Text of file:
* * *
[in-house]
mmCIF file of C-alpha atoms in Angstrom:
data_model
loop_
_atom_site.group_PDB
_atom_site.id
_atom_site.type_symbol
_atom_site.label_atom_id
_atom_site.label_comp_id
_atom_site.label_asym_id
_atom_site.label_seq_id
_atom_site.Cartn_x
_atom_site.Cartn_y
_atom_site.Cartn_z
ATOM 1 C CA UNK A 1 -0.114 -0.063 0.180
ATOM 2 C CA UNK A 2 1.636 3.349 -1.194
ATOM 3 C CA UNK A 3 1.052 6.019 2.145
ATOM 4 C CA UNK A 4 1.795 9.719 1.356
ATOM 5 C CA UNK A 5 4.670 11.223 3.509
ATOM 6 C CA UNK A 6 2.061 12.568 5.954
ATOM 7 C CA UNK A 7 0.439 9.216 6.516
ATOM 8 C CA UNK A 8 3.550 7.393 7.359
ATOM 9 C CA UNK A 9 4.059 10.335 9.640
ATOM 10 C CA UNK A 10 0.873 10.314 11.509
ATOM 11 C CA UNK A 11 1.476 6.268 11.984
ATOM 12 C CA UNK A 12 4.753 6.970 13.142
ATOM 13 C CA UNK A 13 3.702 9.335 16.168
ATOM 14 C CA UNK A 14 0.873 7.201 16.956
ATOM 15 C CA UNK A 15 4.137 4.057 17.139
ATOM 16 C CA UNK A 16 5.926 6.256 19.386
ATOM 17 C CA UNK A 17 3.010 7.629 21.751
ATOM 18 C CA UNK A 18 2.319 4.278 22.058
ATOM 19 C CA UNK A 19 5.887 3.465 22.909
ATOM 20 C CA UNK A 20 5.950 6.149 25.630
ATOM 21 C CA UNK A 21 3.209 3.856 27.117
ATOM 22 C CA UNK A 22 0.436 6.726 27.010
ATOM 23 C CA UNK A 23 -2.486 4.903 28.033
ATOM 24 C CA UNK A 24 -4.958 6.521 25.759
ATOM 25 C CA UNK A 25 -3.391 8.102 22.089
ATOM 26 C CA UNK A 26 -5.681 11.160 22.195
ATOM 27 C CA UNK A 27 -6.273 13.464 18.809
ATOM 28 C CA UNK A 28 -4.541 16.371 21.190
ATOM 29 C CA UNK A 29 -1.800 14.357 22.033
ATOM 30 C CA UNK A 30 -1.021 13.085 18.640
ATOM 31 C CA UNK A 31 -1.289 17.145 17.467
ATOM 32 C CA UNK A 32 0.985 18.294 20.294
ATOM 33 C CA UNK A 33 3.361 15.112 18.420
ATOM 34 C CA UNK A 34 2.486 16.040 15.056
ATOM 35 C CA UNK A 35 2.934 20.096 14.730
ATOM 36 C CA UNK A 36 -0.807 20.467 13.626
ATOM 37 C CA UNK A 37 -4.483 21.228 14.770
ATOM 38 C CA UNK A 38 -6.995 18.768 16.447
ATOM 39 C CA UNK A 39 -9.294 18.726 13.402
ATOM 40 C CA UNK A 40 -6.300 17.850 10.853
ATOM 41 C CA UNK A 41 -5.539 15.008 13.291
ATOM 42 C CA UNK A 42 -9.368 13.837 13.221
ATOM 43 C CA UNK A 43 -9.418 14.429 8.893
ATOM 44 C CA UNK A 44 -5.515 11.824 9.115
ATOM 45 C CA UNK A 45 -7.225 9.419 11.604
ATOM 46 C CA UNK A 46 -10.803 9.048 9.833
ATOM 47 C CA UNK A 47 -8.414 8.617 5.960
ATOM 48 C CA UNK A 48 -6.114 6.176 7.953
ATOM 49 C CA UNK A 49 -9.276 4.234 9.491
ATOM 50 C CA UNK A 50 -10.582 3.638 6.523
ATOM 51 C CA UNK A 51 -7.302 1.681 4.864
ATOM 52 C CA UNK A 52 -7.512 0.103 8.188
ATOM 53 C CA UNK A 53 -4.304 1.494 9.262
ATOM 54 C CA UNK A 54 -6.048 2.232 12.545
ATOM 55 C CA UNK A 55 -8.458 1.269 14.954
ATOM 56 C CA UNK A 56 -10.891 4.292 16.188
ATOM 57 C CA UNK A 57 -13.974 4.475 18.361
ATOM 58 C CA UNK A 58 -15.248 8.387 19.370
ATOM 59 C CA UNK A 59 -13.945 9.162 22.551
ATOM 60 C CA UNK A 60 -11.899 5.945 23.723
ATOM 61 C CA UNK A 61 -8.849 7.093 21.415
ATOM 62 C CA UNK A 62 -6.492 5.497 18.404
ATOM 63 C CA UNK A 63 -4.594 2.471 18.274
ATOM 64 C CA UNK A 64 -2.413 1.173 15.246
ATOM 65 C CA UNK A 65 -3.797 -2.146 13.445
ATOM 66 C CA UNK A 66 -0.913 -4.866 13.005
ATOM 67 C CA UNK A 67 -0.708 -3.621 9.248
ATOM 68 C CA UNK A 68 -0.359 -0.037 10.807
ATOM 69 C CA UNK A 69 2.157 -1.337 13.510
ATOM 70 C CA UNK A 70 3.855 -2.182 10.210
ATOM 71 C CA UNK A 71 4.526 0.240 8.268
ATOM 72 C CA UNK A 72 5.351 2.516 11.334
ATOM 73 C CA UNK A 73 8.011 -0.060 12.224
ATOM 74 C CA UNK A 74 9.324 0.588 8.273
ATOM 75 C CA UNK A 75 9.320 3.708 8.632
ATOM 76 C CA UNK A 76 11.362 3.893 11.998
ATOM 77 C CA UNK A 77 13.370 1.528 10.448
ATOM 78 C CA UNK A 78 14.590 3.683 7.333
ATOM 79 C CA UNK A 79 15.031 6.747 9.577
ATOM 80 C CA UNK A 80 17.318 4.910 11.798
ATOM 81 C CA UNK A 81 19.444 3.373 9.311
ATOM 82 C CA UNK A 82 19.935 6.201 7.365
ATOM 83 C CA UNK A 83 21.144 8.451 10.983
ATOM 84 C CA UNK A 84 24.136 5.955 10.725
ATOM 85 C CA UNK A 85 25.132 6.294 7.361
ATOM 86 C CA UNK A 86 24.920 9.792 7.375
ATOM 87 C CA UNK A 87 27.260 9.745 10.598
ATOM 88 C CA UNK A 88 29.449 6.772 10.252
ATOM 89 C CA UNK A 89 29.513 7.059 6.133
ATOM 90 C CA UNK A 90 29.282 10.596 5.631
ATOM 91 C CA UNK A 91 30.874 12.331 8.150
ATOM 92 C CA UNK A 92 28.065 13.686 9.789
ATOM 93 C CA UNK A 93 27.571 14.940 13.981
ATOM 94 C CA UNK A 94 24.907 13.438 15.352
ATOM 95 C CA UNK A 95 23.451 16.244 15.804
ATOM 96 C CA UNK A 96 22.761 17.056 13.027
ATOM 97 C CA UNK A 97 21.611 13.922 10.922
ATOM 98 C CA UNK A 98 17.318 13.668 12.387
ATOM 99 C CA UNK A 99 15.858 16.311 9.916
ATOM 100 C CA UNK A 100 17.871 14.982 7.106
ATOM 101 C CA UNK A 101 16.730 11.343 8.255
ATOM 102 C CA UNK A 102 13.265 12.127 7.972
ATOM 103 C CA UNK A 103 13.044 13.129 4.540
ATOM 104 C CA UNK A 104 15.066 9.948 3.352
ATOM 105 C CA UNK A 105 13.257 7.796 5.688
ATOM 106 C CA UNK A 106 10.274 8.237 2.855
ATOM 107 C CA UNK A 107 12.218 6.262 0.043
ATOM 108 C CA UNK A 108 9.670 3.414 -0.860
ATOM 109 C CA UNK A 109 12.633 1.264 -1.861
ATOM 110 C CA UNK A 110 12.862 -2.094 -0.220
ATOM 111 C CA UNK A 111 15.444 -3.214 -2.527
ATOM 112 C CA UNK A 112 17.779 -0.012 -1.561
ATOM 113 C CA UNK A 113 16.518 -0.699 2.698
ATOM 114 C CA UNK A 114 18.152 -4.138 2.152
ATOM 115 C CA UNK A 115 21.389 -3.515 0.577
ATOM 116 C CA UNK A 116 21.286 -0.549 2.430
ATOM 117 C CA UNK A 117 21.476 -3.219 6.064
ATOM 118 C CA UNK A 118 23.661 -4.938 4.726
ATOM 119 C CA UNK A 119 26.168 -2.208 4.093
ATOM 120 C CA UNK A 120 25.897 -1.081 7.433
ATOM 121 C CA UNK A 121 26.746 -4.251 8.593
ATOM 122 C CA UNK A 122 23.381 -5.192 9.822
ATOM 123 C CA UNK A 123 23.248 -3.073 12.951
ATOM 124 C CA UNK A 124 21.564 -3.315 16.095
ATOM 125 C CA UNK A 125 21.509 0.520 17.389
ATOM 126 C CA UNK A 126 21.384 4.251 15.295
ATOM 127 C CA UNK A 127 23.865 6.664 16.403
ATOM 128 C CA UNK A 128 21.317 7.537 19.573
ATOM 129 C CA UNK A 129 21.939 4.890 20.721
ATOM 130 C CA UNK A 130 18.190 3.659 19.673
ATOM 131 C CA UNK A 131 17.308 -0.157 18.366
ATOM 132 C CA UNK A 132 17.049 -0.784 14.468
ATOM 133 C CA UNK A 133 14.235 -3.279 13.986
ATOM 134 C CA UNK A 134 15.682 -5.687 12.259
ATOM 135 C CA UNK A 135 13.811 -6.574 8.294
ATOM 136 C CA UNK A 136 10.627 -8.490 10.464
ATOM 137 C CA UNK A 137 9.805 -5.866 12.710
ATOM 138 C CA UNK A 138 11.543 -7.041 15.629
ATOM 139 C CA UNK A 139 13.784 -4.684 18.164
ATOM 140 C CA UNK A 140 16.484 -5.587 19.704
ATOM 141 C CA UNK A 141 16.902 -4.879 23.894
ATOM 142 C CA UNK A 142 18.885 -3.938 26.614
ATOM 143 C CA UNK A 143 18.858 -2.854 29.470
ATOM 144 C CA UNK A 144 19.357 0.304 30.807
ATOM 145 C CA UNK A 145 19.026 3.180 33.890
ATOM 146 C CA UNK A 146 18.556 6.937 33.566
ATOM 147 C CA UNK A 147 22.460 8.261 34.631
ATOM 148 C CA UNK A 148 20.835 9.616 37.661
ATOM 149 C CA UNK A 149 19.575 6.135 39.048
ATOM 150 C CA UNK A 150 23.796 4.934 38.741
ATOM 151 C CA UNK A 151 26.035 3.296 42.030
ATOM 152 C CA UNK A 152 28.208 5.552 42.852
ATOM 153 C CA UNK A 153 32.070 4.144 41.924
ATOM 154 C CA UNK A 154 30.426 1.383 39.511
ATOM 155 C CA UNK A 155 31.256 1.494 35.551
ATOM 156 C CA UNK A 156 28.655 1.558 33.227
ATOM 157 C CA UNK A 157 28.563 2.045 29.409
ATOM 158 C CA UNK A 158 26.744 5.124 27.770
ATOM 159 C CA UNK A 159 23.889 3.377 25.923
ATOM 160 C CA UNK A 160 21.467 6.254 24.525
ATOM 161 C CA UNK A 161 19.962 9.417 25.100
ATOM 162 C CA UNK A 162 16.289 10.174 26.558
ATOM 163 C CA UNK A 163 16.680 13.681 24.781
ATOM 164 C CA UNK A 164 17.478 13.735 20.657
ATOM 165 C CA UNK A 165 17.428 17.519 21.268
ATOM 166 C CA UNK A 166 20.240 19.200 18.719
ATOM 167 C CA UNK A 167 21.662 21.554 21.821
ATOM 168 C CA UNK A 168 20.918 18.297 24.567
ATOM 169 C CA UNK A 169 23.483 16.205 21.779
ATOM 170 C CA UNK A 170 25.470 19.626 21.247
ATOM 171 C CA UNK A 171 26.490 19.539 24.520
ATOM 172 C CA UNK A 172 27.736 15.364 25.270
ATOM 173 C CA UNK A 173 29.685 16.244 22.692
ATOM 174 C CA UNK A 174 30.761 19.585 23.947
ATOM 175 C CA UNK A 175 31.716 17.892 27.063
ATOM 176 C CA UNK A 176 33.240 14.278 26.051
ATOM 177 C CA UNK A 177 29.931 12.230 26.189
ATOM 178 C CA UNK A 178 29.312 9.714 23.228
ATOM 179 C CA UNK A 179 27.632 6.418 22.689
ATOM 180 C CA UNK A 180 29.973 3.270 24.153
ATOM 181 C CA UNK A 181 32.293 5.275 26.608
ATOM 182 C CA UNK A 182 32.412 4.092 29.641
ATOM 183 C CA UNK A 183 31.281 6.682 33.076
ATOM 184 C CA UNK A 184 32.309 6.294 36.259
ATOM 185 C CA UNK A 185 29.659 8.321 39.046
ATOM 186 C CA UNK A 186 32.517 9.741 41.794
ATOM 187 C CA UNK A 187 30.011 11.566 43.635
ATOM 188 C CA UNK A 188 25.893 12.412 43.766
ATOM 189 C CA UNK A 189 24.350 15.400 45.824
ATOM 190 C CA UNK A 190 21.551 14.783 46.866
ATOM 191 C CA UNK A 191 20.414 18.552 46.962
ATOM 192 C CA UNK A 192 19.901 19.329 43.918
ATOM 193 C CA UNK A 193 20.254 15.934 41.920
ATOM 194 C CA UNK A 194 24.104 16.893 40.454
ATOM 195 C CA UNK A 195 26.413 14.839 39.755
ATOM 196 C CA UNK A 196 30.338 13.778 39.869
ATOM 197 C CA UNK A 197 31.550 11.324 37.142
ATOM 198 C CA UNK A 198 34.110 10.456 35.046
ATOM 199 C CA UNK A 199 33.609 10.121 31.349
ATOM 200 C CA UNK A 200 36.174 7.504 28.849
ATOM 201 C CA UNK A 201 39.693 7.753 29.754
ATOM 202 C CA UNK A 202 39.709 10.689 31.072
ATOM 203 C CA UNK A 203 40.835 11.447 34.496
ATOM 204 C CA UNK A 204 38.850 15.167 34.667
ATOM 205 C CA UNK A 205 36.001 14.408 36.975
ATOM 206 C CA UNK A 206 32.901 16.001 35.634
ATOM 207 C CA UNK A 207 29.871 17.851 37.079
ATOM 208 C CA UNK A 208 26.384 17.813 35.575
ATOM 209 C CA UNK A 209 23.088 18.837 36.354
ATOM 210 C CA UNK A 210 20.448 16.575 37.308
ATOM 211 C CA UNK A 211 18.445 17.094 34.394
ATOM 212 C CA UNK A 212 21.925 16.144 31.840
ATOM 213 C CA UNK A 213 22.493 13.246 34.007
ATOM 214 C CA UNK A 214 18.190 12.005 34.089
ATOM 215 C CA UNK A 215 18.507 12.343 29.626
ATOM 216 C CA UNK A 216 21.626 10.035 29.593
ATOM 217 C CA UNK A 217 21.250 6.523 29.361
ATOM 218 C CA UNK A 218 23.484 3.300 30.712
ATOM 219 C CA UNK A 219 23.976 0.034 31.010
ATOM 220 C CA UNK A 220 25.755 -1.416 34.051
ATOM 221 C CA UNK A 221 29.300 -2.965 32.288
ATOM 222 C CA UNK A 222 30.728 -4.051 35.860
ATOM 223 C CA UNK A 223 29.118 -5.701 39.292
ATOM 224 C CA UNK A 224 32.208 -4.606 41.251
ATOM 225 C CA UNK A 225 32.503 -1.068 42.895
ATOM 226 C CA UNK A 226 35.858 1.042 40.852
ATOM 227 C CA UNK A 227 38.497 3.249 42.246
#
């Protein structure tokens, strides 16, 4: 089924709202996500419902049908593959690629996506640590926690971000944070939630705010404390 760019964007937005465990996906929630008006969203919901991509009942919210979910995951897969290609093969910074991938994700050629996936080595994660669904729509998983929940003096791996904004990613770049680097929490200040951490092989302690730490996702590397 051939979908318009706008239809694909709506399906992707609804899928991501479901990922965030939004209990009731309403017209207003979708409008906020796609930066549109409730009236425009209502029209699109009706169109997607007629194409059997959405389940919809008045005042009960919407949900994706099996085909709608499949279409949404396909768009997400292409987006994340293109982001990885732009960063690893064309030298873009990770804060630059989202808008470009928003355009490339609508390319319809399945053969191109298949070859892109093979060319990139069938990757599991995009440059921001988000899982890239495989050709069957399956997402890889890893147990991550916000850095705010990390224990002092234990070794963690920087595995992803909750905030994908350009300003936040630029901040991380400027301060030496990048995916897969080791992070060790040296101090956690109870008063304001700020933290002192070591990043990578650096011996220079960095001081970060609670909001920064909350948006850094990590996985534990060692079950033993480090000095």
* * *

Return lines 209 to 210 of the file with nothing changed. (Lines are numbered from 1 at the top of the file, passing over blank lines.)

ATOM 195 C CA UNK A 195 26.413 14.839 39.755
ATOM 196 C CA UNK A 196 30.338 13.778 39.869